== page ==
Benjamin G. Druss, M.D., M.P.H., Silke A. von Esenwein, Ph.D., Michael T. Compton, M.D., M.P.H., Liping Zhao, M.S.P.H., Douglas L. Leslie, Ph.D

Understanding excess mortality in persons with mental illness: 17-year follow up of a nationally representative US survey
Druss BG, Zhao L, Von Esenwein S, Morrato EH, Marcus SC.

Mental Disorders and Medical Comorbidity
Goodall S, Druss BG, and Walker ER

Understanding Disability in Mental and General Medical Conditions 2000
Druss BG, Marcus SC, Rosenheck RA, Olfson M, Tanielian T, Pincus, HA

Integrated Medical Care for Patients With Serious Psychiatric Illness 2001
Druss BG, Rohrbaugh RM, Levinson CM, Rosenheck RA

Mind and Body Reunited: Improving Care at the Behavioral and Primary Healthcare Interface publication 2007
Mauer BJ and Druss BG

Mental disorders and medical comorbidity publication 2011
Druss, BG and Walker ER

Research Projects:

Co-Principal Investigator, Robert Wood Johnson Foundation; Funding Period 9/1/96-1/31/98
“Chronic Illness, Disability, and Managed Care”

Principal Investigator, National Association for Research in Schizophrenia and Affective Disorders (NARSAD); Funding period July 1, 1996 – June 30, 1998
“Work and Health Care Costs associated with Depression Compared with Chronic General Medical Illnesses”

Principal Investigator, Donaghue Medical Research Foundation; Funding period July 1, 1996-Decmeber 31, 1999
“Costs of Depression for an Employed Population”

Principal Investigator, NARSAD; Funding Period July 1999-June 2001
“Treatment of Depression and Medical Illness Under Managed Care: Understanding the Differences”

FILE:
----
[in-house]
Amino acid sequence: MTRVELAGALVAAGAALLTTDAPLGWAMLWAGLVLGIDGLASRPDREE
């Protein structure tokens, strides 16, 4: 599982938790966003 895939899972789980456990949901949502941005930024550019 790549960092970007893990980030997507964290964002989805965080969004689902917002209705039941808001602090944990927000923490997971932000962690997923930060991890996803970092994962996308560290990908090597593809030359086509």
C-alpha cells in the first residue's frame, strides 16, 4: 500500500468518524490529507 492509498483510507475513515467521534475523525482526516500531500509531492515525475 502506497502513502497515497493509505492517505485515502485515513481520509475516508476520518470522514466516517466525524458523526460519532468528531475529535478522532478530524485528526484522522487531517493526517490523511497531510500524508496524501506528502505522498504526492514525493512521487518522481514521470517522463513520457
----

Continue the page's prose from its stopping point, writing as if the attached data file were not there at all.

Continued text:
Principal Investigator, NIMH K08 Mentored Clinical Scientist Award; Funding Period January 1999-December 2004
“Impact of Depressive Disorders in Health and Work Settings”

Principal Investigator, Robert Wood Johnson Foundation; Funding Period October 1, 2004-September 30, 2006
“Evidence-Based Management of Depression in Public-Sector Primary Care”

Principal Investigator: R34MH78583; Funding Period September 1, 2006-August 1, 2010
“Adapting a Medical Self-Management Program for a Community Mental Health Center”

Principal Investigator: K24MH075867; Funding period July 2006-June 2011
“Mending the Safety Net: Improving Linkages between CHCs and CMHCs”

Principal Investigator, AHRQ R18; Funding Period September 2008-September 2012
“An Electronic Personal Health Record for Mental Health Consumers”

Principal Investigator R21HS017649; Funding Period August 1st 2008-April 2010
“Mental Comorbidity and Chronic Illness in the National Medicaid System”

Principal Investigator, NIMH R01; Funding period August 2004-April 2014
“Improving Primary Care for Patients with Mental Disorders”

Principal Investigator NIMH MH090584-01A1; Funding Period 06/15/2011- 03/31/16
“A peer-led, medical disease self-management program for mental health consumers”

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Integrated Care Thought Leader Series: Alexander “Sandy” Blount, EdD

“It’s very hard to do integrated care and still think of mental health and physical health.”

Welcome to the first in the Integrated Care Thought Leader Series. This series will focus on the forward-thinking individuals who have had the foresight to envision possibilities in the healthcare industry’s future. I’m pleased to begin the series with a man who has been instrumental in advancing integrated healthcare.

Alexander Blount, EdD

Alexander Blount, EdD, better known to most as “Sandy,” has played a very important role in bringing the integration of behavioral health and primary healthcare to its current prominent focus within the healthcare industry. Dr. Blount is credited with coining the term integrated primary care in his 1994 publication, “Toward a System of Integrated Primary Care,” Blount A, Bayona J. Family Systems Medicine, 1994;12:171-182.